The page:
On the other hand, that is not what we thought farm programs were all about. That is not why they came into being in the 1930s. These programs came into being because of the unique characteristics of crop agriculture; the characteristics that make it different from, say, used car sales. In used car sales, if the dealer wants to move a vehicle off the lot, he reduces the price until it attracts a buyer. The market clears. The car may go to a family that then sends their old car to the junk yard. It may go to someone who gives it to their teenager as a first car. Or, if the car is old enough and the price is low enough it will go directly to the junk yard to be converted into scrap metal. In any case, a low price causes the market to clear.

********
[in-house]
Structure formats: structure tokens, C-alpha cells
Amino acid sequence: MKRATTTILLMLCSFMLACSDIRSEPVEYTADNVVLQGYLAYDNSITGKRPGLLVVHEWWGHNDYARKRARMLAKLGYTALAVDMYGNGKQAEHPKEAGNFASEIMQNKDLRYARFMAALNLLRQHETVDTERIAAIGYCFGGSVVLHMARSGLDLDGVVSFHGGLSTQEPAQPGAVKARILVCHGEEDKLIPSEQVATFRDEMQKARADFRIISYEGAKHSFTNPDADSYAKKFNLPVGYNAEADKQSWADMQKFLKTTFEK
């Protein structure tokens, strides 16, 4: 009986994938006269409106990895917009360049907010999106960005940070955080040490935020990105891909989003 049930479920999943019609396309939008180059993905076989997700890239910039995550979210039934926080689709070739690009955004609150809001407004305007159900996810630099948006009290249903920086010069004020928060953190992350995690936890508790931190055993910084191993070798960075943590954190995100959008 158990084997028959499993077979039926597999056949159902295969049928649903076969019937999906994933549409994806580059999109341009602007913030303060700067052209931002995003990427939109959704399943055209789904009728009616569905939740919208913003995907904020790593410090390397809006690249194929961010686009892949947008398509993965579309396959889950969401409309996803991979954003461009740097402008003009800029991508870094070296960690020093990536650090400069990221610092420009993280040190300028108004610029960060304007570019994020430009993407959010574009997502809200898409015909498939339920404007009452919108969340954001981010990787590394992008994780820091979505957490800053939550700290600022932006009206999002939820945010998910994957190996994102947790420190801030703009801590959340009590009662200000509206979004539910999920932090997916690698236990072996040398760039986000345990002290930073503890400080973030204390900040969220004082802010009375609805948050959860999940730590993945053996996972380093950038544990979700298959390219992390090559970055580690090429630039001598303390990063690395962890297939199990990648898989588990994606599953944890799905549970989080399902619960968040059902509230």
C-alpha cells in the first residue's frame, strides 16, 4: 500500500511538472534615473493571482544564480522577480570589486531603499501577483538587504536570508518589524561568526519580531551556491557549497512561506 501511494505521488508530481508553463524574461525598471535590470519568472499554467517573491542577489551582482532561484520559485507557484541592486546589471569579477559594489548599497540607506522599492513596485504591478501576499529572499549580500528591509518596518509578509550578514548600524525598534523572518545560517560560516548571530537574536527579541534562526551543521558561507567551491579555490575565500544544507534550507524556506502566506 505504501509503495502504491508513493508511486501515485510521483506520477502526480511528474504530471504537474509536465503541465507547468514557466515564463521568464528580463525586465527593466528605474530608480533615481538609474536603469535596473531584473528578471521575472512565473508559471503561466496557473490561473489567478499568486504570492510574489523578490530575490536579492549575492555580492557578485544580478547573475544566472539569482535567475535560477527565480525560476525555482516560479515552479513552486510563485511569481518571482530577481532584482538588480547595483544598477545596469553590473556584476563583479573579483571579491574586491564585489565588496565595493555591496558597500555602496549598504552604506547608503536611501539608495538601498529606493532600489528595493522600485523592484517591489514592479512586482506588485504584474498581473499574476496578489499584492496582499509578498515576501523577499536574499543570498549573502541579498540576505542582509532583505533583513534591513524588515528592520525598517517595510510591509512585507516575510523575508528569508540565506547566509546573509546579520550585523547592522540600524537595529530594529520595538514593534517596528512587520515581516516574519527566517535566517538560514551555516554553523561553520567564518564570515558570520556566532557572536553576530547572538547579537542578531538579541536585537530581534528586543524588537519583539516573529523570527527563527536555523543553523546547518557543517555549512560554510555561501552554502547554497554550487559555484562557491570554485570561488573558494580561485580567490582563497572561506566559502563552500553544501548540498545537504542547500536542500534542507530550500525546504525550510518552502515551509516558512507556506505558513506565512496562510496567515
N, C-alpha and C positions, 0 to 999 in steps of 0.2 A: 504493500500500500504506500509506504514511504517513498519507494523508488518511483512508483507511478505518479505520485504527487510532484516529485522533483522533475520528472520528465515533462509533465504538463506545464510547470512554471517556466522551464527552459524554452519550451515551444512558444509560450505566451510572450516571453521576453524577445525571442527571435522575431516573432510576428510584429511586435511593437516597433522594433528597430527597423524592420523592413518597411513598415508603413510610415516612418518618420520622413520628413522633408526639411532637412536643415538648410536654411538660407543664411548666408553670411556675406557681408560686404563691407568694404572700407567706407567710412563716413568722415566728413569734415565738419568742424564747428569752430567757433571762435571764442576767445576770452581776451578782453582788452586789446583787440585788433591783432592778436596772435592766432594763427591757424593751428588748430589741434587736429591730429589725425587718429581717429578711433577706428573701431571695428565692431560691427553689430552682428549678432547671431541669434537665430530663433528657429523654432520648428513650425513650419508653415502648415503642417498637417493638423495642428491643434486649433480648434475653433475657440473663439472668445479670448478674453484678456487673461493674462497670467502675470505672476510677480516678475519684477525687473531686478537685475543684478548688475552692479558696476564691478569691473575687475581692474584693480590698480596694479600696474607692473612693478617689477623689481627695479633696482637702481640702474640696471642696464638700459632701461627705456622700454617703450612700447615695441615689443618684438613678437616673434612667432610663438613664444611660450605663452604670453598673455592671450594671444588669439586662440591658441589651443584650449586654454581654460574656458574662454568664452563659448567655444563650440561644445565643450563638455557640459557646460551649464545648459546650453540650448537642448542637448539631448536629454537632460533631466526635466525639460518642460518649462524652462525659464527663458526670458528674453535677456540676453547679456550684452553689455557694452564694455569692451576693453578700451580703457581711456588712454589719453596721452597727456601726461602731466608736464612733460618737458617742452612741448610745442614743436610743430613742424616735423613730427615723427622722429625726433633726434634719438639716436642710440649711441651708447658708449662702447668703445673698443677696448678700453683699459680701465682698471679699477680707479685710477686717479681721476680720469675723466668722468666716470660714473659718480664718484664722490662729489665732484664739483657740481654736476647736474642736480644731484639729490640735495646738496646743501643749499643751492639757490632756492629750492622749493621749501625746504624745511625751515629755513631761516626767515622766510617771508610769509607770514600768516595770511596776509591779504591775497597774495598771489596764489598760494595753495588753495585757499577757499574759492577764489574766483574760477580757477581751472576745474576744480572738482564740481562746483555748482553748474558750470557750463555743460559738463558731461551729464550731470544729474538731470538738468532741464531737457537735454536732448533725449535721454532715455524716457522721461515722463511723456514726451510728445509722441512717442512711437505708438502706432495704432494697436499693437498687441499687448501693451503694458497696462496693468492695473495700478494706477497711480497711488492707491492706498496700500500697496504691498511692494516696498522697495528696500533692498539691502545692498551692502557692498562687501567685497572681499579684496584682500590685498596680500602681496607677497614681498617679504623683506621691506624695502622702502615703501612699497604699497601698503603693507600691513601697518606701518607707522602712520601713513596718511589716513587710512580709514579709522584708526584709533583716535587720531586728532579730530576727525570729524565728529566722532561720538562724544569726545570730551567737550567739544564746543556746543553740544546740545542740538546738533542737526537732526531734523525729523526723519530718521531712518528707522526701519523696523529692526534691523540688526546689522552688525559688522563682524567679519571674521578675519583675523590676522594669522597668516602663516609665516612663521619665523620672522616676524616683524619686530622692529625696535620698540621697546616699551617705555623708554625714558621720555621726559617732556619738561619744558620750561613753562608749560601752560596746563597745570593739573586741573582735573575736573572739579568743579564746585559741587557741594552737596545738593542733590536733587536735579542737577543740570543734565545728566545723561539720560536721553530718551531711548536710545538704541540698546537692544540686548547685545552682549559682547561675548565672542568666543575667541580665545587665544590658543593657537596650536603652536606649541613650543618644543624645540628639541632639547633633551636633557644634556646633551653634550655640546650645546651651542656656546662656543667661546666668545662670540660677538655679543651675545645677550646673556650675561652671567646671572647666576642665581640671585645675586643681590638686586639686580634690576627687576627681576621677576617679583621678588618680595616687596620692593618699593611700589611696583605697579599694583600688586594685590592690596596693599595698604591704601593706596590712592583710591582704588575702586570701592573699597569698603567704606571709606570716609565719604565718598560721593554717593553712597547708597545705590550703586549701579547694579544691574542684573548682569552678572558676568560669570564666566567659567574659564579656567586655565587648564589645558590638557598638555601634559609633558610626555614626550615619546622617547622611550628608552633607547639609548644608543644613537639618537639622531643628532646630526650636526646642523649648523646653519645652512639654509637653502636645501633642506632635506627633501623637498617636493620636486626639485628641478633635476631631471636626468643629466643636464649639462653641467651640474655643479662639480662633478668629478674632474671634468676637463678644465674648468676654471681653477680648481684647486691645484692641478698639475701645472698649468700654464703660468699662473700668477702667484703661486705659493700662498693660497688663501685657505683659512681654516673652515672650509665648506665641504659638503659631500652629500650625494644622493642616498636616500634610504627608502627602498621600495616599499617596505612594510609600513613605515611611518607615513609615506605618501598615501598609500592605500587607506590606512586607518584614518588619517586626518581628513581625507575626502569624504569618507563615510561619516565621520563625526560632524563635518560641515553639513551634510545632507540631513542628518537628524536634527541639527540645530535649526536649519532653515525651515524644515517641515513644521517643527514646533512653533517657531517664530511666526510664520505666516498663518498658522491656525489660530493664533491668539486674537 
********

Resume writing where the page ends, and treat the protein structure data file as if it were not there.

In crop agriculture, on the other hand, low prices do not clear the marketplace of extra foodstuffs. Just because prices are low, people don't begin to eat four or five meals a day. Overall food demand is relatively inelastic. If the commodity price drops families may purchase more highly processed foods or eat out more often, but the total food intake does not increase significantly, especially in the short to medium run. Food that is produced in excess of a given year's demand is carried over into the following year, depressing that year's market price as well.
On the production side of the equation, in response to low prices, farmers do not significantly reduce the total acreage planted to crops. They may change the mix of crops in an attempt to maximize income and profit, but it is rare that farmers will deliberately let an acre of cropland stand idle. The farmer has no incentive to allow cropland to remain idle. As long as the price the farmer receives covers the variable cost of production, the rational thing to do is put the crop in. Besides that, this might be the year when there is a crop failure somewhere else in the farm belt and the only way to cash in on the high prices is to have a crop in the field.